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KBIA’s Health & Wealth Desk covers the economy and health of rural and underserved communities in Missouri and beyond. The team produces a weekly radio segment, as well as in-depth features and regular blog posts. The reporting desk is funded by a grant from the University of Missouri, and the Missouri Foundation for Health.Contact the Health & Wealth desk.

Farm bill is more than subsidies and food stamps

Amy Mayer
Harvest Public Media

Beyond subsidies and food stamps, what’s in the farm bill?

With the election over, lawmakers are now returning to Washington for the final weeks of the 112th Congress. Their schedule is packed, but House majority leader Eric Cantorhas said addressing the expired Farm Bill is on the agenda.

For many Americans, the contents of the Farm Bill remain somewhat mysterious. Subsidies for farmers and food stamps — now the Supplemental Nutrition Assistance Program — are two things that get talked about publicly. But there’s a whole lot more to the massive bill.

The Senate-passed version would cost about a trillion dollars over the next decade. So even smaller programs can be big money—like a $25 million biofuel research project headed up at Iowa State University, with several other partners.

“Our long-term emphasis really is trying to have a positive impact on agriculture, trying to have a positive impact on the environment and trying to create an opportunity for society to move forward with an alternative and renewable fuel system,” said Ken Moore, an agronomy professor at Iowa State and leader of the CenUSA Bioenergy project. He said the idea behind CenUSA is to grow grasses on marginal land, which is not good for crops anyway, and then create bio-fuel from the grass. If successful, this process could be carbon negative, he said, meaning it would produce fuel from plants in a way that actually reduces greenhouse gases.

Moore’s money is secure. It was all included in the now-expired 2008 Farm Bill. But others who may have hoped for a future Farm Bill grant could be left waiting…indefinitely. Until a new Farm Bill becomes law, many programs can’t enroll new participants or solicit new grant proposals. Those programs include the Specialty Crop Research Initiative, which funds another—much smaller—Iowa State project.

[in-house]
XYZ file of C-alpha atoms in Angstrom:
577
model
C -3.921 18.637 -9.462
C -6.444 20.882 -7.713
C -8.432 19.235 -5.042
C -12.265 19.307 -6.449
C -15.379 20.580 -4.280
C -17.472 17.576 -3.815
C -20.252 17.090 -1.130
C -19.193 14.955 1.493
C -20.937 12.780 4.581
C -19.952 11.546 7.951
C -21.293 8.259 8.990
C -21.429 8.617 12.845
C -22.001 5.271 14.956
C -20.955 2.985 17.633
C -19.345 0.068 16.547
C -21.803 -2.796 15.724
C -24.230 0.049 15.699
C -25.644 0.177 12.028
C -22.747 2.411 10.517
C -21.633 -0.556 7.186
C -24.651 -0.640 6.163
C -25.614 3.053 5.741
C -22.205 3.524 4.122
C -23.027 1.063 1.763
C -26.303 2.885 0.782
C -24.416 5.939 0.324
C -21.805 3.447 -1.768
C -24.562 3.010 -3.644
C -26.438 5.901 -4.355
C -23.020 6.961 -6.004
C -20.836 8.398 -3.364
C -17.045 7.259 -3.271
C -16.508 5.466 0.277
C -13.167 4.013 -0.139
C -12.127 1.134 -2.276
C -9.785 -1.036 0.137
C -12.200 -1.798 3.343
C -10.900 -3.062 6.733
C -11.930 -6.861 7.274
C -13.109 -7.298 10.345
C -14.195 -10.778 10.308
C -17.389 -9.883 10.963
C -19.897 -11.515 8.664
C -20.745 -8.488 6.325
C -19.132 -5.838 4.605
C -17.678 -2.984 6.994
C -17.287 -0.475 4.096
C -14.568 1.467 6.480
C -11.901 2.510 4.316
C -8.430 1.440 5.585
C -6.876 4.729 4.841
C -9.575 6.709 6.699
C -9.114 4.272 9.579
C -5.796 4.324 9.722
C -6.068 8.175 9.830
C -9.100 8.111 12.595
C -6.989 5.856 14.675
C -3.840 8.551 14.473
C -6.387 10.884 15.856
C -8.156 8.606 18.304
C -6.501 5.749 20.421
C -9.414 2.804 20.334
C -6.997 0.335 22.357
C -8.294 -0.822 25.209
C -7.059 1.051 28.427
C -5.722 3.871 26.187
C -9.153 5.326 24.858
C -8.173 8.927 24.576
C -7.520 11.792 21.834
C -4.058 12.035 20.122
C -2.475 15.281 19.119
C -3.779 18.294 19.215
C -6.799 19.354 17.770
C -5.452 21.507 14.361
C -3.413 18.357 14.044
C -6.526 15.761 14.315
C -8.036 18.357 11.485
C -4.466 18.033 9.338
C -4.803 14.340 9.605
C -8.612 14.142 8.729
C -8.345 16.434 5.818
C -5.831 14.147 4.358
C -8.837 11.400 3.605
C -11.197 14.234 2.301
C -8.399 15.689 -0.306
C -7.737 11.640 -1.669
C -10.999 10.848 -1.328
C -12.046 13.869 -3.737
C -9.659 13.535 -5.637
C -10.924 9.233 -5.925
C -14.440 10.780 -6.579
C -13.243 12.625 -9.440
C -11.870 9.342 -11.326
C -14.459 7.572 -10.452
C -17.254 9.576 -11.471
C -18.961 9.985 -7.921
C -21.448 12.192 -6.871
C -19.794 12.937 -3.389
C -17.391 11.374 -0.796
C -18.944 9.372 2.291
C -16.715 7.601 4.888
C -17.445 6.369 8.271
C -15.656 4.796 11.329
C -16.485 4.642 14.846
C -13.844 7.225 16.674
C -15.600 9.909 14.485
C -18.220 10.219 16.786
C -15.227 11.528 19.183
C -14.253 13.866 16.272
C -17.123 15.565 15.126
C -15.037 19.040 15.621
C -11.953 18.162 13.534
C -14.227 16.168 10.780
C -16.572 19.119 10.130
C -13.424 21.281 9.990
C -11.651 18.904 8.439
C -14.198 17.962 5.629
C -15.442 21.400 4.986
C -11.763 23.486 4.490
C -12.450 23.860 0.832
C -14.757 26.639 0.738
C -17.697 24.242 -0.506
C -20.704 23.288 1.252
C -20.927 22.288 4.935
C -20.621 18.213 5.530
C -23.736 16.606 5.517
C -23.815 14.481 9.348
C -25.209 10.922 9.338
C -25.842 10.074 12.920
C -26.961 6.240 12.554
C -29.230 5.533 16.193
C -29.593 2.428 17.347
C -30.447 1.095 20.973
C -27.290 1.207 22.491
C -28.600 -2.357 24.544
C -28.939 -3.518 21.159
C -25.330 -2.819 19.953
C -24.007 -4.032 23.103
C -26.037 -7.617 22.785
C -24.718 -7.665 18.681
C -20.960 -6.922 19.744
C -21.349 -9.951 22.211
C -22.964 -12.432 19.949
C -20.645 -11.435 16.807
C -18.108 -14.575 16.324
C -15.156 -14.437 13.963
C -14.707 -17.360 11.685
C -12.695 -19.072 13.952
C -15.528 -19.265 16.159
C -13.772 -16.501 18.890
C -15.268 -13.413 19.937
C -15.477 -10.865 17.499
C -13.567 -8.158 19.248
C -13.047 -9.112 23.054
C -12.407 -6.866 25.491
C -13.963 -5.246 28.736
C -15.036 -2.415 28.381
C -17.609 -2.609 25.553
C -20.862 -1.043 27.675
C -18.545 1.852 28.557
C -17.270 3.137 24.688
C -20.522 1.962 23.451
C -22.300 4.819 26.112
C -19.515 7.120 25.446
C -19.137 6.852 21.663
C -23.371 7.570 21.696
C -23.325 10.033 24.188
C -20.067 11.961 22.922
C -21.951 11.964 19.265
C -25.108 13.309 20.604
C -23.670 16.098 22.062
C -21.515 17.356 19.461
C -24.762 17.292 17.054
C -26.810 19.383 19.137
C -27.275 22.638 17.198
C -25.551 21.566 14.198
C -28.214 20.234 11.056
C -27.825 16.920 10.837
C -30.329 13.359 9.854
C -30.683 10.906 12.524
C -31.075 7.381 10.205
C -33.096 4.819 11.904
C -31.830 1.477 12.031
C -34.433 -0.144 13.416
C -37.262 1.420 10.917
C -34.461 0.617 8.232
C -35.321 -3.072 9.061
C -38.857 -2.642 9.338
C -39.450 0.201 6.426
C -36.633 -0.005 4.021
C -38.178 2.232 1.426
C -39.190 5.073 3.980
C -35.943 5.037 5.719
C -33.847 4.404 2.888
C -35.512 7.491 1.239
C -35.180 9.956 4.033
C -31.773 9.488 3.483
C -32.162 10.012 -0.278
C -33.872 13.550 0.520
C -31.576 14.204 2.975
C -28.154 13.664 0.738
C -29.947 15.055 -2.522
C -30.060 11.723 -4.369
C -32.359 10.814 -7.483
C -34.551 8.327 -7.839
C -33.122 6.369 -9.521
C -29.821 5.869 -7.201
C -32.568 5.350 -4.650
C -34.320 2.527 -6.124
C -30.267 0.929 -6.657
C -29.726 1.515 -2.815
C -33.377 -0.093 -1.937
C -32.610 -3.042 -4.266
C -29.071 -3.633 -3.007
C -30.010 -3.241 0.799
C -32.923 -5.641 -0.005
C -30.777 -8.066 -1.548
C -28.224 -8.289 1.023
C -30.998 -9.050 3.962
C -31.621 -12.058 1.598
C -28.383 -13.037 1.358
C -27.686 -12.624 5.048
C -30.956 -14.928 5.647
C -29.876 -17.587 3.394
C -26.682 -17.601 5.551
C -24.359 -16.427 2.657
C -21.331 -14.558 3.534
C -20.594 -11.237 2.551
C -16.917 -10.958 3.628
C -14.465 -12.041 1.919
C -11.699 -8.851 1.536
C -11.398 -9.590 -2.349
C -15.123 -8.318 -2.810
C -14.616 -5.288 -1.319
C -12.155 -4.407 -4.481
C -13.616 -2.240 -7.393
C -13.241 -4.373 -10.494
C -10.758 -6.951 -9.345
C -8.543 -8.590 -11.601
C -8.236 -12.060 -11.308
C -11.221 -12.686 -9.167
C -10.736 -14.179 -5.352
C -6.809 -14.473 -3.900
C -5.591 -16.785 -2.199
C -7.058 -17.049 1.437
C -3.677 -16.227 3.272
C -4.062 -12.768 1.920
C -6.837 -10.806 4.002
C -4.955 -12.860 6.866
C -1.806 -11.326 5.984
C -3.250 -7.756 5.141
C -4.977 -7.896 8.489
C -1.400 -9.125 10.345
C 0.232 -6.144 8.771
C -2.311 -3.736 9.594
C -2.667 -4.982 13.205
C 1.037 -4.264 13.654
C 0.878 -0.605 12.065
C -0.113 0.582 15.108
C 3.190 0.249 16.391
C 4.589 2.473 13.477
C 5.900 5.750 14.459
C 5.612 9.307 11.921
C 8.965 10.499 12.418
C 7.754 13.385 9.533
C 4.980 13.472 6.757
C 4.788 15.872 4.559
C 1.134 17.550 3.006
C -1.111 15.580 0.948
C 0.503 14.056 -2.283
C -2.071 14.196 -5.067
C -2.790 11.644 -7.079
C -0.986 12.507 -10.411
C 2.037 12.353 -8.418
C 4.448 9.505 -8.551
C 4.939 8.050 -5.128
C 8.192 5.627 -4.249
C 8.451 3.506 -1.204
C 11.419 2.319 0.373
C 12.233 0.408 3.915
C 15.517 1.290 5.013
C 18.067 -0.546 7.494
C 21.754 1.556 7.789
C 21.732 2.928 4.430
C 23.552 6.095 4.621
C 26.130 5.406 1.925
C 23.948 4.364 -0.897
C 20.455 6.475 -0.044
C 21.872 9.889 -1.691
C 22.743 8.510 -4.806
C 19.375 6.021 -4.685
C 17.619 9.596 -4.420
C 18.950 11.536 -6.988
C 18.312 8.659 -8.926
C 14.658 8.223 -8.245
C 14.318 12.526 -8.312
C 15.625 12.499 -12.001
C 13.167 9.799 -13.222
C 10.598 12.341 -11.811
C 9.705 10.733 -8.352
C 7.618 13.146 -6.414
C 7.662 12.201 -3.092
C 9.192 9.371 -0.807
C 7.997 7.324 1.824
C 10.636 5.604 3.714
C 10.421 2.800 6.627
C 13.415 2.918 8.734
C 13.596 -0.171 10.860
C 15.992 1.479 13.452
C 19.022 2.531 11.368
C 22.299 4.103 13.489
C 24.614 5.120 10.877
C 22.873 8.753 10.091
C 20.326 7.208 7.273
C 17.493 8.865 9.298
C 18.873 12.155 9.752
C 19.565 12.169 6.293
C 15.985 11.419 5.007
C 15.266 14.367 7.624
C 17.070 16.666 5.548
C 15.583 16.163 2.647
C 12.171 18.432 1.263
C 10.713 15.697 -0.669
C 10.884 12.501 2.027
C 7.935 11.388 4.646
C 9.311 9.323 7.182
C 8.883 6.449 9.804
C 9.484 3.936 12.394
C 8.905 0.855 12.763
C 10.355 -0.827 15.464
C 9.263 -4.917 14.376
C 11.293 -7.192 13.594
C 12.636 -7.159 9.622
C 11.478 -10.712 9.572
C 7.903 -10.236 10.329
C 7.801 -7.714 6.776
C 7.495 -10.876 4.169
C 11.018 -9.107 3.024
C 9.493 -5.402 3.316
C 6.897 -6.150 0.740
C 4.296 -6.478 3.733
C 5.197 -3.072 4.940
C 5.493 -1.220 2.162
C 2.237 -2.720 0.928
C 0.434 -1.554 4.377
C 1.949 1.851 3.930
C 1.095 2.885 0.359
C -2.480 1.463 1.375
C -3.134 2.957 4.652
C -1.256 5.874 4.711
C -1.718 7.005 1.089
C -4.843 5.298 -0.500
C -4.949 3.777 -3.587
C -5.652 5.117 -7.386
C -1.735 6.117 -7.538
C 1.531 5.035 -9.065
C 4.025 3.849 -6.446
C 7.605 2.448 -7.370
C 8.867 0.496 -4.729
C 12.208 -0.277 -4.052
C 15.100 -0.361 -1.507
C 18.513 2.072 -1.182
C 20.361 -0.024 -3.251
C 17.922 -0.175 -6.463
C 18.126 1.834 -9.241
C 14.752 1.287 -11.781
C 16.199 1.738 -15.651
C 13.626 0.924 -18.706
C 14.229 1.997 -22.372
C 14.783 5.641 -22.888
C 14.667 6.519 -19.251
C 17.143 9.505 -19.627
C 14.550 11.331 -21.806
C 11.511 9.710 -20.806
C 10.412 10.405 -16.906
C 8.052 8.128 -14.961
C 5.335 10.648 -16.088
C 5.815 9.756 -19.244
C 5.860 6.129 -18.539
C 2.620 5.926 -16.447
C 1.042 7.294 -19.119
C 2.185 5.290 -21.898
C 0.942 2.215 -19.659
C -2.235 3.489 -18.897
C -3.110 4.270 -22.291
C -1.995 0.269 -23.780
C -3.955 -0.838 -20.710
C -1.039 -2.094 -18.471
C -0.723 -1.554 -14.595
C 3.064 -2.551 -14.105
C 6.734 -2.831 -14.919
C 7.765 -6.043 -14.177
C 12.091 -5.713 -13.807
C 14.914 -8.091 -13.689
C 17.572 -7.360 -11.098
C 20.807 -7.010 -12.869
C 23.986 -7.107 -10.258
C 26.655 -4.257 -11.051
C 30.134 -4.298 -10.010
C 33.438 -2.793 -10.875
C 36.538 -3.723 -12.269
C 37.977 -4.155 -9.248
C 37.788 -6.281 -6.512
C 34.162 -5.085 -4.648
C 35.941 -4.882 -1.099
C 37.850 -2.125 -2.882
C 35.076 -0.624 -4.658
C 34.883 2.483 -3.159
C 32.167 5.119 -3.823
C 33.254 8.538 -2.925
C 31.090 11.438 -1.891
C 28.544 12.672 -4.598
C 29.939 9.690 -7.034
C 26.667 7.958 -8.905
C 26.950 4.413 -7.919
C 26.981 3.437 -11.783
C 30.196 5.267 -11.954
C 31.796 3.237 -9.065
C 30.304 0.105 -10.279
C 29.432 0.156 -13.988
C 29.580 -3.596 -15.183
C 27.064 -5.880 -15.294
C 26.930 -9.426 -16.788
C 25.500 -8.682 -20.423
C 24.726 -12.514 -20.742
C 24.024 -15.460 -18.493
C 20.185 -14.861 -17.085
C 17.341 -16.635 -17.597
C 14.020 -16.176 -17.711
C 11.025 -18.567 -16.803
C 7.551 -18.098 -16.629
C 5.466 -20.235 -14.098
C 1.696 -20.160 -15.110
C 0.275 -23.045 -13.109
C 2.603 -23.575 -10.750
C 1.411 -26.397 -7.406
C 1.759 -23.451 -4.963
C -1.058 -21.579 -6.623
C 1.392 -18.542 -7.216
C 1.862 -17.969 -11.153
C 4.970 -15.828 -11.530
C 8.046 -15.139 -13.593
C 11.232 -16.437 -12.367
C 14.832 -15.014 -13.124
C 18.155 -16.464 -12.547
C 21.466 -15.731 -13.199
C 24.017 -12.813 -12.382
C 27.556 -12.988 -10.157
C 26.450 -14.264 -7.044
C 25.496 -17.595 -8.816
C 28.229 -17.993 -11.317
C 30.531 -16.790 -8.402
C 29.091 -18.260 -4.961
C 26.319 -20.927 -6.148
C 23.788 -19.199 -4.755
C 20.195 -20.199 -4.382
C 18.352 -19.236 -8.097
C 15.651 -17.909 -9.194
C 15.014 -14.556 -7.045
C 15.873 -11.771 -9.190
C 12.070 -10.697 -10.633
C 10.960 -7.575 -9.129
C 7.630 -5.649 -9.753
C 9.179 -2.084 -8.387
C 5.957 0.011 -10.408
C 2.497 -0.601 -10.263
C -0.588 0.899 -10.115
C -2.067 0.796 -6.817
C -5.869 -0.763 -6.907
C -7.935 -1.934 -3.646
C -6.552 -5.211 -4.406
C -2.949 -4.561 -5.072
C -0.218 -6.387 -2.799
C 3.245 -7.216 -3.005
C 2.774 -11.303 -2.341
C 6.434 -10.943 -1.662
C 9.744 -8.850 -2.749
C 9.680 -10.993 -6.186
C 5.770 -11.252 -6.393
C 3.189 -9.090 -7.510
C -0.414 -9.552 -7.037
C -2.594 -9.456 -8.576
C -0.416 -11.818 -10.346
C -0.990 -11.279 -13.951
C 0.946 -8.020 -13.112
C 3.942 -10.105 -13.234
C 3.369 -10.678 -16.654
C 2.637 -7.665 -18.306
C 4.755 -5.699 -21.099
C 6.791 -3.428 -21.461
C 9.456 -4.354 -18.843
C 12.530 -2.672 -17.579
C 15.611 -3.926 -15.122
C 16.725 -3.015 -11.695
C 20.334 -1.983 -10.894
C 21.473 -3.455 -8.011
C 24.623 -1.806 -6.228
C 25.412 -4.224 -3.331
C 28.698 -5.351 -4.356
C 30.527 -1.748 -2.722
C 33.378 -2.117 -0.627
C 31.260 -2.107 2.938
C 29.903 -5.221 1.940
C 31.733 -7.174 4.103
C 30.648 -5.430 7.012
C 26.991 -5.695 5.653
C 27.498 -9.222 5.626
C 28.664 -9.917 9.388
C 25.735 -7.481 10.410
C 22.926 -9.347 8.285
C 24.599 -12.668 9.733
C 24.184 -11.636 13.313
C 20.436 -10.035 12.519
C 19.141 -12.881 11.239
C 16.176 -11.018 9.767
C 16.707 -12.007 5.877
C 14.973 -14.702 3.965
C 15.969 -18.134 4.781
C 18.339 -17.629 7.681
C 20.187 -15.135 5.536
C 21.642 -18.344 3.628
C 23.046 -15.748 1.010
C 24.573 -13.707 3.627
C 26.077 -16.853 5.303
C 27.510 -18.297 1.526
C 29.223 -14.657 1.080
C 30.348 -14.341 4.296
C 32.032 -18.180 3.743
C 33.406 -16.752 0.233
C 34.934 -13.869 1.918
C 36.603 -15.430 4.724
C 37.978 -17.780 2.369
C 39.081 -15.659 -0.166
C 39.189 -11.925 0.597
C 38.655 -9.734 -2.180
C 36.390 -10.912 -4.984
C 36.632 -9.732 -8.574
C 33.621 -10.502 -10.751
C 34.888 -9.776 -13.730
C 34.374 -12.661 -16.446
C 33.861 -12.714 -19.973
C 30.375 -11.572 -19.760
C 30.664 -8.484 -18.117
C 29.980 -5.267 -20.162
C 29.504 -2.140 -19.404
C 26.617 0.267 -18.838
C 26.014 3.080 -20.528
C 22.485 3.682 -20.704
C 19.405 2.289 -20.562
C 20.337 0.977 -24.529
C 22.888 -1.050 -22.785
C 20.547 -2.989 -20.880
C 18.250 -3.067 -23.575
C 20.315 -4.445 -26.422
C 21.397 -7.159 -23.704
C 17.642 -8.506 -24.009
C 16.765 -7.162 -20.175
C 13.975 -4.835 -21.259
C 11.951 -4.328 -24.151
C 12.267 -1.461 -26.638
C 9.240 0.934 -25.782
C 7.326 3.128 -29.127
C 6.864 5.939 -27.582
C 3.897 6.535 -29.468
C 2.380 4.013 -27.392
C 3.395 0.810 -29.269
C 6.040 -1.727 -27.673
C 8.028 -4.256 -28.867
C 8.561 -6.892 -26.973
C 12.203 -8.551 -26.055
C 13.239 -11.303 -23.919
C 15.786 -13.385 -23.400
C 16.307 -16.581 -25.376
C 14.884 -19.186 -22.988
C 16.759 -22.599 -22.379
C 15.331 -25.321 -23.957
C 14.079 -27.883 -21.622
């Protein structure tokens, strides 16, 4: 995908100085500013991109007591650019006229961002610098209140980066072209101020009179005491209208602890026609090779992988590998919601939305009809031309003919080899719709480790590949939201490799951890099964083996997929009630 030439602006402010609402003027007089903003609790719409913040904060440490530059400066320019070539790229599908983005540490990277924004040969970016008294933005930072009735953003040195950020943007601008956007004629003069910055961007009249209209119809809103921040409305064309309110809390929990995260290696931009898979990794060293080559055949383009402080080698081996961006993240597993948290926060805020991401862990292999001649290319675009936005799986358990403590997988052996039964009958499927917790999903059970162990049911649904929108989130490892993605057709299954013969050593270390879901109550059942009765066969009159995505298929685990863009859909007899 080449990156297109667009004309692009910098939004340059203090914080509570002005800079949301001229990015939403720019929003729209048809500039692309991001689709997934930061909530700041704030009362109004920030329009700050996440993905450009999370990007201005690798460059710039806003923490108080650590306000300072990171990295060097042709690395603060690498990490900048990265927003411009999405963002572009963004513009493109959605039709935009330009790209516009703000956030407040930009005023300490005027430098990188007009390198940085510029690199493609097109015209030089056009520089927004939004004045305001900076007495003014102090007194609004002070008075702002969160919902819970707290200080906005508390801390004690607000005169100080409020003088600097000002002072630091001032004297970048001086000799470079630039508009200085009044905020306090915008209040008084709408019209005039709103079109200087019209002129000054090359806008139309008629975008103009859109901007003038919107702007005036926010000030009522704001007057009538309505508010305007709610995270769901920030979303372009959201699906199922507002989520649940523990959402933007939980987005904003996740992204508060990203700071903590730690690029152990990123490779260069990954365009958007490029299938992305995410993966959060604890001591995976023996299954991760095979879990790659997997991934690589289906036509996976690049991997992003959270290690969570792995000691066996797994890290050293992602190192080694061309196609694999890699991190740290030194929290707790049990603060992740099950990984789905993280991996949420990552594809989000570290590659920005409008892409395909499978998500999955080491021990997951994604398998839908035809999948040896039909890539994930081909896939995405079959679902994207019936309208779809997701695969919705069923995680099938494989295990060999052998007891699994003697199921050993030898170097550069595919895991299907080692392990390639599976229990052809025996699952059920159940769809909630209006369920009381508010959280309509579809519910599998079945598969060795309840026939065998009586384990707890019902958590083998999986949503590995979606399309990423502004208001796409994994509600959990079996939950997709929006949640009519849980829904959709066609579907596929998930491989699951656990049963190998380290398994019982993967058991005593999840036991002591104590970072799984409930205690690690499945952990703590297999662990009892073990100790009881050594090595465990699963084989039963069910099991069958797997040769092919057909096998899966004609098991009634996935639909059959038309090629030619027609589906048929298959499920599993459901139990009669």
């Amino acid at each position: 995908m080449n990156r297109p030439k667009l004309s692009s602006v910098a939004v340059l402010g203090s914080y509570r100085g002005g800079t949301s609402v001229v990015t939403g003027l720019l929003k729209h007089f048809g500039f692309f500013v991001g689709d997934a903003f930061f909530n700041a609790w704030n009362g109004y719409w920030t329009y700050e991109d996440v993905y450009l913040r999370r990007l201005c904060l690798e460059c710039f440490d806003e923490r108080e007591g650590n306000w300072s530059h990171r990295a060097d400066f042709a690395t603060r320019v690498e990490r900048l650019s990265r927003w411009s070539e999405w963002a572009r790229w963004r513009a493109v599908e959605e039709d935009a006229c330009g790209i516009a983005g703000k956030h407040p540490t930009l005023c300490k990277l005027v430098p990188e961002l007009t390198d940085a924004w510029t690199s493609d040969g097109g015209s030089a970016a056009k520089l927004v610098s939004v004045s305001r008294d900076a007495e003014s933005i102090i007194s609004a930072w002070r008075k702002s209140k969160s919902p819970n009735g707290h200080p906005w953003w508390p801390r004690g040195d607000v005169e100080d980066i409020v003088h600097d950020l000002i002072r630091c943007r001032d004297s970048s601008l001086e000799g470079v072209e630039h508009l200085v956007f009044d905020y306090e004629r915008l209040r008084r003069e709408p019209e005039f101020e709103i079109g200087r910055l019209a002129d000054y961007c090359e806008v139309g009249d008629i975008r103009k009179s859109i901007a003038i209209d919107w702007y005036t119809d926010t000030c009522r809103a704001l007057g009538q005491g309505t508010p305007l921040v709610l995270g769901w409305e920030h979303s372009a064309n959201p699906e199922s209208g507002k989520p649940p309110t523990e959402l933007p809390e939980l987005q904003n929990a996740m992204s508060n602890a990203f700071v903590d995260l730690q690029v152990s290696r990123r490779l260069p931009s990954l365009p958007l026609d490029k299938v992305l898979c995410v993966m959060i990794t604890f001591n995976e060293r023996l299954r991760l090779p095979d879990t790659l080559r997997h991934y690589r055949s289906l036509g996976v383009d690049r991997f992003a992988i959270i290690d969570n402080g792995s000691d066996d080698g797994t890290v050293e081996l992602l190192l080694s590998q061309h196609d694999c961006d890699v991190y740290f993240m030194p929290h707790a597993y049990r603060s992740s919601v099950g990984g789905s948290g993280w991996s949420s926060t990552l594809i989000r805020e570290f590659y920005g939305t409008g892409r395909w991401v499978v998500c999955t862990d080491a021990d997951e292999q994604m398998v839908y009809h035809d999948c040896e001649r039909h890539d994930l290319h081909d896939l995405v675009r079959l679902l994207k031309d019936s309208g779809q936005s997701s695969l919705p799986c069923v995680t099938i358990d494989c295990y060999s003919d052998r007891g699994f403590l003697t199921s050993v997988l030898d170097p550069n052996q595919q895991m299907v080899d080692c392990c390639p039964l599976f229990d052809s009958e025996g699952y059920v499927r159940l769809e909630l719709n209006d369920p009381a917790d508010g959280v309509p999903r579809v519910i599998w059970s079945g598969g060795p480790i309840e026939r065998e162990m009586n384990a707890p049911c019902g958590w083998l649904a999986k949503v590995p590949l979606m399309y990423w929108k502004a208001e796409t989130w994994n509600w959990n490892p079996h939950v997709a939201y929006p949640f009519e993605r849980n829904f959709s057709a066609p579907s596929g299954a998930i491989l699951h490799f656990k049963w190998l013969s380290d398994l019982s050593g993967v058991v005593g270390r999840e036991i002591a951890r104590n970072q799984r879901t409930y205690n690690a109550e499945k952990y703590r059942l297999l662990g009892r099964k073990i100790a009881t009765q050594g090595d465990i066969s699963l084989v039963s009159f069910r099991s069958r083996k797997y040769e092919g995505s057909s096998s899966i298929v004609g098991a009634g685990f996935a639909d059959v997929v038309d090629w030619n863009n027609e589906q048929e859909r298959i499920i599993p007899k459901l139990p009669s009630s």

Researcher Kenny McCabe works with a team that’s trying to identify the best bio-renewable alternatives to pots made from petroleum-based plastics. You know the pots — they’re the ones vegetable starts and yard plants come in. The alternative pots use other types of plastics plus organic matter for filler, like corn stover, soy fiber and the distillers grain leftover from ethanol production.

And there’s another tiny slice of the Farm Bill pie that feeds a very eager demographic: beginning farmers and ranchers.

“The deck is stacked against them from before they even get their boots on in the morning,” said Luke Gran, who runs the Next Generation project at Practical Farmers of Iowa, which received just over a half-million dollars of Farm Bill money to develop programs for the least-experienced farmers.

“It’s really hard to learn how to farm,” Gran said. “We don’t have any well-developed infrastructure, really, for apprenticeships.”

Practical Farmers used its Beginning Farmers and Ranchers Development Program grant to create the Find-a-Farmer tool on its website. That has helped Jay Jung, who has sheep, chickens, corn and beans in
Floyd County, Iowa. He and his wife also still have full-time jobs off the farm. But Jung said Practical Farmers is helping them get their business going, so maybe someday they can leave their day jobs.

“That’s our dream,” Jung said. “And I’m not sure at this point, if it’s ever going to be a reality that I can just walk away from work, I don’t know that yet. We’re just... we’re learning.”

The future for some Farm Bill programs may not be much more secure than Jung’s dream. During the lame duck session, the House could pass a bill that then gets reconciled with the Senate version. Or, Congress could approve a short-term extension, delaying a five-year package and further complicating planning — both on the farm and off.

Amy Mayer is a reporter based in Ames. She covers agriculture and is part of the Harvest Public Media collaboration. Amy worked as an independent producer for many years and also previously had stints as weekend news host and reporter at WFCR in Amherst, Massachusetts and as a reporter and host/producer of a weekly call-in health show at KUAC in Fairbanks, Alaska. Amy’s work has earned awards from SPJ, the Alaska Press Club and the Massachusetts/Rhode Island AP. Her stories have aired on NPR news programs such as Morning Edition, All Things Considered and Weekend Edition and on Only A Game, Marketplace and Living on Earth. She produced the 2011 documentary Peace Corps Voices, which aired in over 160 communities across the country and has written for The New York Times, Boston Globe, Real Simple and other print outlets. Amy served on the board of directors of the Association of Independents in Radio from 2008-2015.